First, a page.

Will You Trust Me?: How Individual American Donors Respond to Informational Signals Regarding Local and Global Humanitarian Charities

Joannie Tremblay-Boire and Aseem Prakash. Will You Trust Me?: How Individual American Donors Respond to Informational Signals Regarding Local and Global Humanitarian Charities. Voluntas, 2017, 28(2): 621–647.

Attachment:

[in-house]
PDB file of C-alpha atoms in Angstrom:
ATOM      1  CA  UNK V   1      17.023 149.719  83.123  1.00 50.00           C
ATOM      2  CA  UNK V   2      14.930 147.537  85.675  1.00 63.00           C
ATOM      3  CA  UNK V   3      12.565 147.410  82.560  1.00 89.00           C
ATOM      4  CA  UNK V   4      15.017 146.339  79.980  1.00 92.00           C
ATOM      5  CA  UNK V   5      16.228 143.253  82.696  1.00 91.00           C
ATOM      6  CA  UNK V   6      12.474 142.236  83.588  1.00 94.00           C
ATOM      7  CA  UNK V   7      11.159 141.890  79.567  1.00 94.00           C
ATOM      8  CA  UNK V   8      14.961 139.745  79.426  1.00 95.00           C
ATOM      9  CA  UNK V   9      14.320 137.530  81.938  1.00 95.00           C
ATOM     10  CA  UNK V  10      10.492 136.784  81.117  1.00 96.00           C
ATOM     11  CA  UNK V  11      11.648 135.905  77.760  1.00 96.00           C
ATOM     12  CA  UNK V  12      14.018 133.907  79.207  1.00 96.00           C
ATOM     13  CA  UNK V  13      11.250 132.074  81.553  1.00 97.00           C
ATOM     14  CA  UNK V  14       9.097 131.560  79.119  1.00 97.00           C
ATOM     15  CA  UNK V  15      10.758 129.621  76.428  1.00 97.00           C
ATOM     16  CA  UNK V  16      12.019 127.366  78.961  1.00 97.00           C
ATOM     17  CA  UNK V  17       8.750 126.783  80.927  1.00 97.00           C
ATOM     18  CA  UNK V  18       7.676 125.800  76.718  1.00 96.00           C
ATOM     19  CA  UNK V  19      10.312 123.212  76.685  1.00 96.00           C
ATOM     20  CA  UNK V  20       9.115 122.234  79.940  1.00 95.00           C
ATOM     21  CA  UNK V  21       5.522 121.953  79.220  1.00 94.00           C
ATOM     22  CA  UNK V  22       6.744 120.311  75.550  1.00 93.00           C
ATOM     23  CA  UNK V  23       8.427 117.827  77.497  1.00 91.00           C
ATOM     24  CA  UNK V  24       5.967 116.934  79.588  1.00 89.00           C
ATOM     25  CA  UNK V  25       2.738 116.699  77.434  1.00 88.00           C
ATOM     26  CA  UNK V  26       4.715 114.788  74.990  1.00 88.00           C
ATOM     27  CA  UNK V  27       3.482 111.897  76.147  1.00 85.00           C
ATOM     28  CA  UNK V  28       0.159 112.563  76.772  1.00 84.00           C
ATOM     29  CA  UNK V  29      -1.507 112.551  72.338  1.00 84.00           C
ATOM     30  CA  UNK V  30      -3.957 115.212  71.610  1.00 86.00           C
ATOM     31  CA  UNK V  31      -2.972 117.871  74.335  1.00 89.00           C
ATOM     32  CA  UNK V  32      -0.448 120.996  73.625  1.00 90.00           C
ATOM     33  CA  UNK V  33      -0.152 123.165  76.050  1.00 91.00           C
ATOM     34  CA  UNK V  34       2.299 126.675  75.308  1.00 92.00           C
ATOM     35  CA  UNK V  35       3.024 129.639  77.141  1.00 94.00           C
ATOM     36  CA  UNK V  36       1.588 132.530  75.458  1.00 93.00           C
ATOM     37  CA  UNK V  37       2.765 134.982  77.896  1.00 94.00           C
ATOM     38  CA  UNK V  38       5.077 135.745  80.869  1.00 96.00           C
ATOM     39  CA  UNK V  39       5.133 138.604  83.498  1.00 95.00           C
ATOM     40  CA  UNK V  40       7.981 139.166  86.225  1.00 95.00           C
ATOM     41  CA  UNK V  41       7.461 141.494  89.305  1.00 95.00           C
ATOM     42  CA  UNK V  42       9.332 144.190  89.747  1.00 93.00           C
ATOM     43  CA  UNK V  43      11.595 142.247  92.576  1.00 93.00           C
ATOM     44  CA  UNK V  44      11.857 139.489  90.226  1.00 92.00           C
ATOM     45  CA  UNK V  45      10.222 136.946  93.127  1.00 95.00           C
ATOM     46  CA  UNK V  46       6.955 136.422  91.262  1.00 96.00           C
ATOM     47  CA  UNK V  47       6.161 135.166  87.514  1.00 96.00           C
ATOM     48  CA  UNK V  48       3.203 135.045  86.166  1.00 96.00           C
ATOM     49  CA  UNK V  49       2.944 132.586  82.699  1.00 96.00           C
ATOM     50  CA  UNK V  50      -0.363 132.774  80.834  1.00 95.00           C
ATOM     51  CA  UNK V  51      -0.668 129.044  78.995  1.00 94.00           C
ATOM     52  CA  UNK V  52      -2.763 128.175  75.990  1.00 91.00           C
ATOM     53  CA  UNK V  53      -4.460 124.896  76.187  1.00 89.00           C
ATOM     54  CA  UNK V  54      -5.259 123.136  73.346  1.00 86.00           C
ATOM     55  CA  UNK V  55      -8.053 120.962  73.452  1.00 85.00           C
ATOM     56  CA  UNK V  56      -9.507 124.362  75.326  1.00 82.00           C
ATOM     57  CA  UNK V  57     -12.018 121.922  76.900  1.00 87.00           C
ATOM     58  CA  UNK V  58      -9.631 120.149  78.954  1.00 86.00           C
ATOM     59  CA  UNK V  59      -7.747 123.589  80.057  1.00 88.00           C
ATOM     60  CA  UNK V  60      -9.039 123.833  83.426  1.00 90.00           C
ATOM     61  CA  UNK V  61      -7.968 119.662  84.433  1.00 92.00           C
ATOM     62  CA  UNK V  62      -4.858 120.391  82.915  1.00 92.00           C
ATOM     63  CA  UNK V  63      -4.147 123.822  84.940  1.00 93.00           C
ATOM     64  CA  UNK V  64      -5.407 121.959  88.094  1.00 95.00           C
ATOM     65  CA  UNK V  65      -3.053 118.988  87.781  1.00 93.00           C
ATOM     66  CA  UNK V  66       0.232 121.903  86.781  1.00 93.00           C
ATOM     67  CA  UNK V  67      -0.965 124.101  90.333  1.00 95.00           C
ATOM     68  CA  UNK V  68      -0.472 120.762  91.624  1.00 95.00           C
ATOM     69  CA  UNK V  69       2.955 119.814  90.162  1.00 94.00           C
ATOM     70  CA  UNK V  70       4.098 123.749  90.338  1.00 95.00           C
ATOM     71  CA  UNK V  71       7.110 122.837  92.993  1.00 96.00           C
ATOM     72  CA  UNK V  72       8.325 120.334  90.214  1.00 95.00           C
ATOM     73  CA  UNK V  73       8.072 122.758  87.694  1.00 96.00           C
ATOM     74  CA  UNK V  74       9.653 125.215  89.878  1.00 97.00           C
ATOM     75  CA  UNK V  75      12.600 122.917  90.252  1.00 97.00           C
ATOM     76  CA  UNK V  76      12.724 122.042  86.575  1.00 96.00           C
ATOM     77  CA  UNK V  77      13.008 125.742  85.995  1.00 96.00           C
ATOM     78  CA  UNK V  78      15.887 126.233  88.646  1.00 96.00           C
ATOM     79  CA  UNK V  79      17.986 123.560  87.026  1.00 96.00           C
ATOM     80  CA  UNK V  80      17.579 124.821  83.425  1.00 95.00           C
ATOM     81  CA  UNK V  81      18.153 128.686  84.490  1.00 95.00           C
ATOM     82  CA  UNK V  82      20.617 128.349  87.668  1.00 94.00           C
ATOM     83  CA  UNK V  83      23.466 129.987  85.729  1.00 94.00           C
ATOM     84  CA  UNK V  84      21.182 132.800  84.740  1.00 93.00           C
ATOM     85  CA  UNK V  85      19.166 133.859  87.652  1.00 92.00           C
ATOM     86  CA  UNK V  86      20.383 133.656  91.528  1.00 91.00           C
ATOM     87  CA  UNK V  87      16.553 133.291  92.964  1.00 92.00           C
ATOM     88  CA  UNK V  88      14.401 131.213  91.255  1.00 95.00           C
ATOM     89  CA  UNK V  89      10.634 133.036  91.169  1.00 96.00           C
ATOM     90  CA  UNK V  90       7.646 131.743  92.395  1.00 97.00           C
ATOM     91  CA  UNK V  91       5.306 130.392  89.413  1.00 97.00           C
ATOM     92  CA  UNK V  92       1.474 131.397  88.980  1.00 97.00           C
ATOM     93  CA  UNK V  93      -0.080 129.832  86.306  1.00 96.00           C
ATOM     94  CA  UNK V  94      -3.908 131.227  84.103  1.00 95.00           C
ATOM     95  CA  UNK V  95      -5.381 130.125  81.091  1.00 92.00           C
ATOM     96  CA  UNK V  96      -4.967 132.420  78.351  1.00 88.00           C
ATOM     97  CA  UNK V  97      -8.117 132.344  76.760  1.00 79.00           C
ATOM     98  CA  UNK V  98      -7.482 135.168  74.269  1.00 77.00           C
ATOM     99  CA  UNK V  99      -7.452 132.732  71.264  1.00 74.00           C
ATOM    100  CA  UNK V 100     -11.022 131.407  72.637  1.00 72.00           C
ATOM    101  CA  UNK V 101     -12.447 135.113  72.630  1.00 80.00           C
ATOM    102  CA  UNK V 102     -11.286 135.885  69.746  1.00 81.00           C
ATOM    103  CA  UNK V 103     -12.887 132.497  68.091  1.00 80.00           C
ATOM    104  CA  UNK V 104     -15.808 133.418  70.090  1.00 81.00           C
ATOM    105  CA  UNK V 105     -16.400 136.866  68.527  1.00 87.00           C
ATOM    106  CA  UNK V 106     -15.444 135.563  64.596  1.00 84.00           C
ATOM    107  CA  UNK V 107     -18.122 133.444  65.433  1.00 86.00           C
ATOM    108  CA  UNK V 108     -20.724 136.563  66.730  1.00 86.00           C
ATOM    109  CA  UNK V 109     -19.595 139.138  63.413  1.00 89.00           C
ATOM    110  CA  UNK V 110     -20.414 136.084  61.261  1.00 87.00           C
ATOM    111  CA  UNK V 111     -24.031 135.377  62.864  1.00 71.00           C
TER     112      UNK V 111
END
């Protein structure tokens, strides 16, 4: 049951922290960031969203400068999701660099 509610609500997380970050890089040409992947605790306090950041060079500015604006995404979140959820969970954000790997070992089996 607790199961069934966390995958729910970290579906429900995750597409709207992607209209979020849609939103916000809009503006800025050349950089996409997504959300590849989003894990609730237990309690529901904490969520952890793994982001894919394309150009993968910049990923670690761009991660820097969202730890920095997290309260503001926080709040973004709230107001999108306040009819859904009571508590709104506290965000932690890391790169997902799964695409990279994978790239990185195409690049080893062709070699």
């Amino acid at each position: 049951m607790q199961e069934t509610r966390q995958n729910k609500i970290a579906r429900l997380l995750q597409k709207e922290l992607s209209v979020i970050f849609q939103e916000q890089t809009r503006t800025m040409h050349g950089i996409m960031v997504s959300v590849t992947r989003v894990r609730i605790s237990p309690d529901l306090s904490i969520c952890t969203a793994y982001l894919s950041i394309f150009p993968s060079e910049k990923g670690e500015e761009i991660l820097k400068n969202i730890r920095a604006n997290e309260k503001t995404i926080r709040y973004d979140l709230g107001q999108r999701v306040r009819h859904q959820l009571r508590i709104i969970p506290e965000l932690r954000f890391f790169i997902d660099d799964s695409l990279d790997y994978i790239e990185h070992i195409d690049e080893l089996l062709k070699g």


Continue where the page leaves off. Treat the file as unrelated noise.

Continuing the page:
When making charitable donations, individuals would like to have some assurance that their resources will be used appropriately, but they do not necessarily have the time to research charities thoroughly. Charities have thus joined voluntary regulatory programs to signal trustworthiness and good governance. We conduct a survey experiment to explore if individual donors in the United States are more willing to give to a charity participating in a voluntary regulatory program. Because voluntary programs vary in their institutional design, we further test whether the provision of third-party auditing (to ensure that charities abide by program rules and obligations) enhances donor confidence in the voluntary program. Finally, we explore whether individuals seek to circumvent information problems by donating to local charities as opposed to overseas charities. We find that charity membership in a voluntary program does not influence people’s willingness to donate significantly, but that location of operations is significant.

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